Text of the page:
If Democratic U.S. Rep. Dean Phillips intends to mount a serious primary challenge against President Joe Biden, he must decide soon.

Phillips missed a Monday deadline to file as a candidate for the Nevada presidential preference primary election, meaning he won't be on the ballot in that early-voting state if he chooses to run. The Minnesota Democrat has blown past his self-imposed September time frame to decide whether to challenge Biden. His reluctance to make a decision so far has now put him at a disadvantage in a potential contest against Biden.

"What that indicates is that he is not serious about becoming the nominee, but if he does run, he wants to send a message to the party," Carleton College political science Prof. Steven Schier said of Phillips missing the Nevada deadline.

More primary election filing deadlines are approaching, including in the closely watched state of New Hampshire on Oct. 27.

Asked about Phillips potentially running a primary against Biden, New Hampshire Democratic U.S. Rep. Annie Kuster told the Star Tribune, "I think it's the best thing Donald Trump could ever ask for."

"There's no path. There's no outcry," Kuster said. "Personally, I think it's a vanity project by Mr. Phillips, and I think it could do serious damage by emboldening the Trump Republicans."

In a text message to the Star Tribune, Phillips acknowledged that he did not file for Nevada's primary but declined to elaborate further. He did not comment on recent criticism about a possible Democratic presidential primary run.

Phillips, in his third term in the U.S. House, came into this year with the potential of a bright political future. After ousting an incumbent Republican in the 2018 midterms, Phillips easily won re-election in his last two contests. He then won a spot in House Democratic leadership for the current Congress.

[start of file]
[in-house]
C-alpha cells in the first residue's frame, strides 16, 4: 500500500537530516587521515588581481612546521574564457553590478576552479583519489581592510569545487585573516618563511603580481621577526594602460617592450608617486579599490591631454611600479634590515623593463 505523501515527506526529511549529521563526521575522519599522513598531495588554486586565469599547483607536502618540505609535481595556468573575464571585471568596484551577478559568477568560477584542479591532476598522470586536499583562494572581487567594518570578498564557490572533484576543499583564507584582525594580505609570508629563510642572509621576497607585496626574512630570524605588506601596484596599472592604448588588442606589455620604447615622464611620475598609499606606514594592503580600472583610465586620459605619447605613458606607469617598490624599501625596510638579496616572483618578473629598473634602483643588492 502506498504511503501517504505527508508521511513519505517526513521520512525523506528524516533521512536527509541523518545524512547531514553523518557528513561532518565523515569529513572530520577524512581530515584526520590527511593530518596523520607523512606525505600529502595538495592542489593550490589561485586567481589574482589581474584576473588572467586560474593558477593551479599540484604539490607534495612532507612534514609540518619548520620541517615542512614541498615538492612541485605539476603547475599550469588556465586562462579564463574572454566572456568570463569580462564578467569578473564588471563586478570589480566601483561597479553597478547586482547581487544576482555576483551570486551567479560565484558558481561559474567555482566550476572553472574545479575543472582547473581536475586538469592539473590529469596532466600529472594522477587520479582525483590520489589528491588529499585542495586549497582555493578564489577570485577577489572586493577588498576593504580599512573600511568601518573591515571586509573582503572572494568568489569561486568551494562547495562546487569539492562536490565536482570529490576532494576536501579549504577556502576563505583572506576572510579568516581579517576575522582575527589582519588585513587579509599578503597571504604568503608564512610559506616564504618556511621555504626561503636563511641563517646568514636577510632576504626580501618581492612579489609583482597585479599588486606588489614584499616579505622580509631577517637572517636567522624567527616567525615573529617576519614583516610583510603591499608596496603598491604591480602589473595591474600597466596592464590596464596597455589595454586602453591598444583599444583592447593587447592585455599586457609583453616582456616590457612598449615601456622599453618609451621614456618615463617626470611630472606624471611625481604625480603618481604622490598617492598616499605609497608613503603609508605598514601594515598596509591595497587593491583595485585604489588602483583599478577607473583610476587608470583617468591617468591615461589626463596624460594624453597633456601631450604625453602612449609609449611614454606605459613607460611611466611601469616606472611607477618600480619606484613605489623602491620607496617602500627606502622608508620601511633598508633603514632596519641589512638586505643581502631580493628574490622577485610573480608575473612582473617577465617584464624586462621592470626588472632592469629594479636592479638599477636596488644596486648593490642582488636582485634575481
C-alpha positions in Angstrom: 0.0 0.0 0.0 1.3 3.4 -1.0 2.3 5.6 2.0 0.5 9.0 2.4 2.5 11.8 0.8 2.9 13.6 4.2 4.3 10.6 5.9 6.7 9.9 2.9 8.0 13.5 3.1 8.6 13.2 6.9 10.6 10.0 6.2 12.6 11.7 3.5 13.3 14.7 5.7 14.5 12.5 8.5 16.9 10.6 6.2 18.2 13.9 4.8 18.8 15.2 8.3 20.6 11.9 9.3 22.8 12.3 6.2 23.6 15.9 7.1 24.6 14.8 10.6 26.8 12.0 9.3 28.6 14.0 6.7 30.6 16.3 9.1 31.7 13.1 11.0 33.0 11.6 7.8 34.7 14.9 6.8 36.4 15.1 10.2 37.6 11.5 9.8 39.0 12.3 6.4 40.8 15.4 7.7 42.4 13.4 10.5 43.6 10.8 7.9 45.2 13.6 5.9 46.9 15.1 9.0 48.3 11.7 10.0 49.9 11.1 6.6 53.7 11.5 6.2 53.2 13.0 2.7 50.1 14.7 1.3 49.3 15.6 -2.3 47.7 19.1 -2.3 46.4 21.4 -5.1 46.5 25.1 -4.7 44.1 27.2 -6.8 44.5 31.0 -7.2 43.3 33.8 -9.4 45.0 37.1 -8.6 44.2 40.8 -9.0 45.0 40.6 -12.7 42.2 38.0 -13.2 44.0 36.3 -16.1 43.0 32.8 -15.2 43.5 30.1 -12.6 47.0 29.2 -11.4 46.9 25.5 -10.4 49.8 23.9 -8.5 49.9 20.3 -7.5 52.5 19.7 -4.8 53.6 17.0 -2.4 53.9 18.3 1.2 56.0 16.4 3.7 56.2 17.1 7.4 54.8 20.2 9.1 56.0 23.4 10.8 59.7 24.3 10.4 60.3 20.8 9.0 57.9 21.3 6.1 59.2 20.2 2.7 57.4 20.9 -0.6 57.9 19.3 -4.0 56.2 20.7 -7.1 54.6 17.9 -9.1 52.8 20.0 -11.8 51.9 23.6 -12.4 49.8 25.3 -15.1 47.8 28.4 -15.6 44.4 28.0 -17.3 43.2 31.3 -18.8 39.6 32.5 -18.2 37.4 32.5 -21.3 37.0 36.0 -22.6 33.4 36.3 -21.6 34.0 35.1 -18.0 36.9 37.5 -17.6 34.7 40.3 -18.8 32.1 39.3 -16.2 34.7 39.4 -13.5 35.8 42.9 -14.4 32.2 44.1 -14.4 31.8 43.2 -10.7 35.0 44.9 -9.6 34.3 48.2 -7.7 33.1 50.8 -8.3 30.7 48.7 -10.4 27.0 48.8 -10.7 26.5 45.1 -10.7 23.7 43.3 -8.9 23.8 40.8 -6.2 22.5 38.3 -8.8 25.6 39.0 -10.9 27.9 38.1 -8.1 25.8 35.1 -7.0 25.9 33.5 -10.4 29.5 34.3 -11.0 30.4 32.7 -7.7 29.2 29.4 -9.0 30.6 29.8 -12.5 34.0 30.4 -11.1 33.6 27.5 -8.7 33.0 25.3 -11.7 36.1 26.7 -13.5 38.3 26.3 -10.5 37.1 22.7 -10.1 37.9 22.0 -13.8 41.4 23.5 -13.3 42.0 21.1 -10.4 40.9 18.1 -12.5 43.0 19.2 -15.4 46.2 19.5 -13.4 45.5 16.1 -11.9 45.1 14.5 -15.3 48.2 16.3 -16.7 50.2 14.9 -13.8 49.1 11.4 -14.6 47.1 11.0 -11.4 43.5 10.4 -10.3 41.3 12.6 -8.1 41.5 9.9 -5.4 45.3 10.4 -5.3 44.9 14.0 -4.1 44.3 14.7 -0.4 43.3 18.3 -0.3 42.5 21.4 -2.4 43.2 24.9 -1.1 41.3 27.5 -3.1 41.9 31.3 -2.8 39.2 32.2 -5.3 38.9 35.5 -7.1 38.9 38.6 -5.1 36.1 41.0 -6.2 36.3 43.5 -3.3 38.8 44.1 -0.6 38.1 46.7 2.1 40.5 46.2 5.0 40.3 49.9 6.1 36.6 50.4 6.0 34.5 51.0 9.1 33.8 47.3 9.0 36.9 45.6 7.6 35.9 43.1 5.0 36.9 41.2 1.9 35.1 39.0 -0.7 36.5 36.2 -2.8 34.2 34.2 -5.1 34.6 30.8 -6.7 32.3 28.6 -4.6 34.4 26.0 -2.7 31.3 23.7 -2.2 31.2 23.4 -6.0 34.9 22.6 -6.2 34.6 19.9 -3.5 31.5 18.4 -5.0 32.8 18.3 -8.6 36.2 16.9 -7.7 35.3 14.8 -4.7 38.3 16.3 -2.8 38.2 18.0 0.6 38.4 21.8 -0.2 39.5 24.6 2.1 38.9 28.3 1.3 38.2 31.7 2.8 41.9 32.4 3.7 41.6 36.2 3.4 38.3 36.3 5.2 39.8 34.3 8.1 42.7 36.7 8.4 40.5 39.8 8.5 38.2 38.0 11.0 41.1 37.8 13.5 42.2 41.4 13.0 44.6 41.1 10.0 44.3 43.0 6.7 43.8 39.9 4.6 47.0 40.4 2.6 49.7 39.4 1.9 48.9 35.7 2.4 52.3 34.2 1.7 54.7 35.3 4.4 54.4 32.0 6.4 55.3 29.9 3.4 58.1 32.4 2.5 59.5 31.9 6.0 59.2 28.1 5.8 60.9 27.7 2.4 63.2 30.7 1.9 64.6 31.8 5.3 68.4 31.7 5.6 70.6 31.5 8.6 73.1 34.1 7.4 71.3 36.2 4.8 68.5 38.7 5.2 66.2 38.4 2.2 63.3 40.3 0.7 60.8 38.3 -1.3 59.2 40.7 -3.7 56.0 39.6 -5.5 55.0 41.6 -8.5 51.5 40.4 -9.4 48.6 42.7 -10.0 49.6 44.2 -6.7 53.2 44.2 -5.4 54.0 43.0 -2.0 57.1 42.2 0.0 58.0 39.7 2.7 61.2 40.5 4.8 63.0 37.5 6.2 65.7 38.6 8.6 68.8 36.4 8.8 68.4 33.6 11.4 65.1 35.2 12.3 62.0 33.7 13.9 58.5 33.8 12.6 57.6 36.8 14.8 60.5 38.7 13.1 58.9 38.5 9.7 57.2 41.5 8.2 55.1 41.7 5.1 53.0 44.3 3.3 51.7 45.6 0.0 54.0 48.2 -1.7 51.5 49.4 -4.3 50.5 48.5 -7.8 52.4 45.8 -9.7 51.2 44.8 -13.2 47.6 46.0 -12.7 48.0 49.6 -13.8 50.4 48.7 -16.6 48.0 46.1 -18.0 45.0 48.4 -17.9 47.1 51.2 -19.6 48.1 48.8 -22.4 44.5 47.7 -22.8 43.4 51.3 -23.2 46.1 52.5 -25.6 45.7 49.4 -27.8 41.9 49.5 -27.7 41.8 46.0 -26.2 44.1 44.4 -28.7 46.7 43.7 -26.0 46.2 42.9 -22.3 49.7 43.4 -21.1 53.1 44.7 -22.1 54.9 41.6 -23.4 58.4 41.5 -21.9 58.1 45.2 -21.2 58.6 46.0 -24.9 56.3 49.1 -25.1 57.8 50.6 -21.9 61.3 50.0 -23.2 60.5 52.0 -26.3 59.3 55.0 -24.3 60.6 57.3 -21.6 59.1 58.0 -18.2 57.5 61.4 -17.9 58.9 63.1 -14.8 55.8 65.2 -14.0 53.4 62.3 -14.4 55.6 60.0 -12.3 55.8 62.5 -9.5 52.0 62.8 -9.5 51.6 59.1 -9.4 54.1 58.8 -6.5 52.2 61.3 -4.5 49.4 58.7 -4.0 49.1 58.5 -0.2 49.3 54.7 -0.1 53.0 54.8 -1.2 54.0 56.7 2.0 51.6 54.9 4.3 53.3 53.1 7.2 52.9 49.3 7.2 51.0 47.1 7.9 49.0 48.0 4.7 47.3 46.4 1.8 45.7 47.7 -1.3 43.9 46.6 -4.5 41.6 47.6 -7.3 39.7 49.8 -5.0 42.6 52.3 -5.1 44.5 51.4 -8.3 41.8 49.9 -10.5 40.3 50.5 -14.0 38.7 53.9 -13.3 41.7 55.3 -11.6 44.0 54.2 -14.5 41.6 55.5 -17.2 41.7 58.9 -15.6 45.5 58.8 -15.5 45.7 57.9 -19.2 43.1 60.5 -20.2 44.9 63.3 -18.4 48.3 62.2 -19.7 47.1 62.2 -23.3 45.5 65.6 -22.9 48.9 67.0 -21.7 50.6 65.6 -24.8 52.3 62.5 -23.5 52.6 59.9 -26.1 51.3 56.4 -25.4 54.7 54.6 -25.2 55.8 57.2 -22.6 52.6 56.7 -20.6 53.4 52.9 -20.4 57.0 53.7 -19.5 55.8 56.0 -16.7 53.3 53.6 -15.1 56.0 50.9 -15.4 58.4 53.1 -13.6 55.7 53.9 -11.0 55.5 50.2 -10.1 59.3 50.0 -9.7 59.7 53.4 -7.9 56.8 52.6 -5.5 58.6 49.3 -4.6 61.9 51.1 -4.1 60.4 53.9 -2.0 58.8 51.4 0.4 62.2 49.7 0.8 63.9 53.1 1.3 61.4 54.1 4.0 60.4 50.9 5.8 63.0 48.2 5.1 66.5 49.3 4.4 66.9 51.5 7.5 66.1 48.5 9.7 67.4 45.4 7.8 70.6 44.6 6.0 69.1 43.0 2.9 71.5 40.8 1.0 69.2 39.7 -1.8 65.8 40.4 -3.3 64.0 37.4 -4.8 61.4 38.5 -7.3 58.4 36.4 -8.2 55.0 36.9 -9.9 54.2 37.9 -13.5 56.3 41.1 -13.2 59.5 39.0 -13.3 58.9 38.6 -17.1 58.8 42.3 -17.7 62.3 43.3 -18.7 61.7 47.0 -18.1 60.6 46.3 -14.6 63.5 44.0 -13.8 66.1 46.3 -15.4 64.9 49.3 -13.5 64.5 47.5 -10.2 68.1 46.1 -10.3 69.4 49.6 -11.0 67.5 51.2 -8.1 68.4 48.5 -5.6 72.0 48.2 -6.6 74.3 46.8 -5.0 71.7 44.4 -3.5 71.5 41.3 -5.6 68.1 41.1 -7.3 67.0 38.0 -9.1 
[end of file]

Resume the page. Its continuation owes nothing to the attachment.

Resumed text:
But the move by Phillips to scrutinize Biden's 2024 re-election run has isolated him both from Minnesota Democrats and his own party on Capitol Hill. Phillips confirmed earlier this month he was leaving his House leadership post, and he's publicly wavered over the past couple of months about whether he will make a longshot presidential bid.

Minnesota Democratic National Committee member Ron Harris has already announced a run for Phillips' congressional seat, underlining the pushback Phillips is encountering in his lonely stand questioning the wisdom of lining up behind Biden's 2024 campaign.

Phillips has made it clear that he will support Biden if the incumbent is the Democratic nominee.

But there's real fear among Democrats that what Phillips is doing could weaken Biden and help Republican Donald Trump return to the White House. Trump is making a third straight White House run while being charged in several criminal cases this year, including over the failed attempt to overturn the 2020 presidential election.

Phillips is personally wealthy, but his main campaign account didn't get a fundraising pickup as he publicly raised the prospect of running for the White House. A federal campaign finance report covering the start of July to the end of September shows Phillips' House campaign brought in only around $213,000 and had nearly $302,000 in campaign cash. His campaign also carried $250,000 in debt from a loan Phillips gave to his own campaign in 2018, the federal report shows.

"The fact that he's been making this noise may have actually hurt his fundraising in the district," Schier said.

Recent political history also shows that a primary challenge against a sitting incumbent is likely doomed.

Politico reported last week that Phillips has reached out to Democrats in New Hampshire. But Phillips' move to skip Nevada has added more confusion to the questions surrounding the Minnesotan's thought process — what exactly is Phillips trying to do?

"In the past couple of weeks, I have never come across so many New Hampshire Democrats who are angry that there's a sitting member of Congress who may actually contribute toward division in the Democratic Party and ultimately help elect Donald Trump," said Jim Demers, a prominent figure in New Hampshire Democratic politics and a Biden supporter.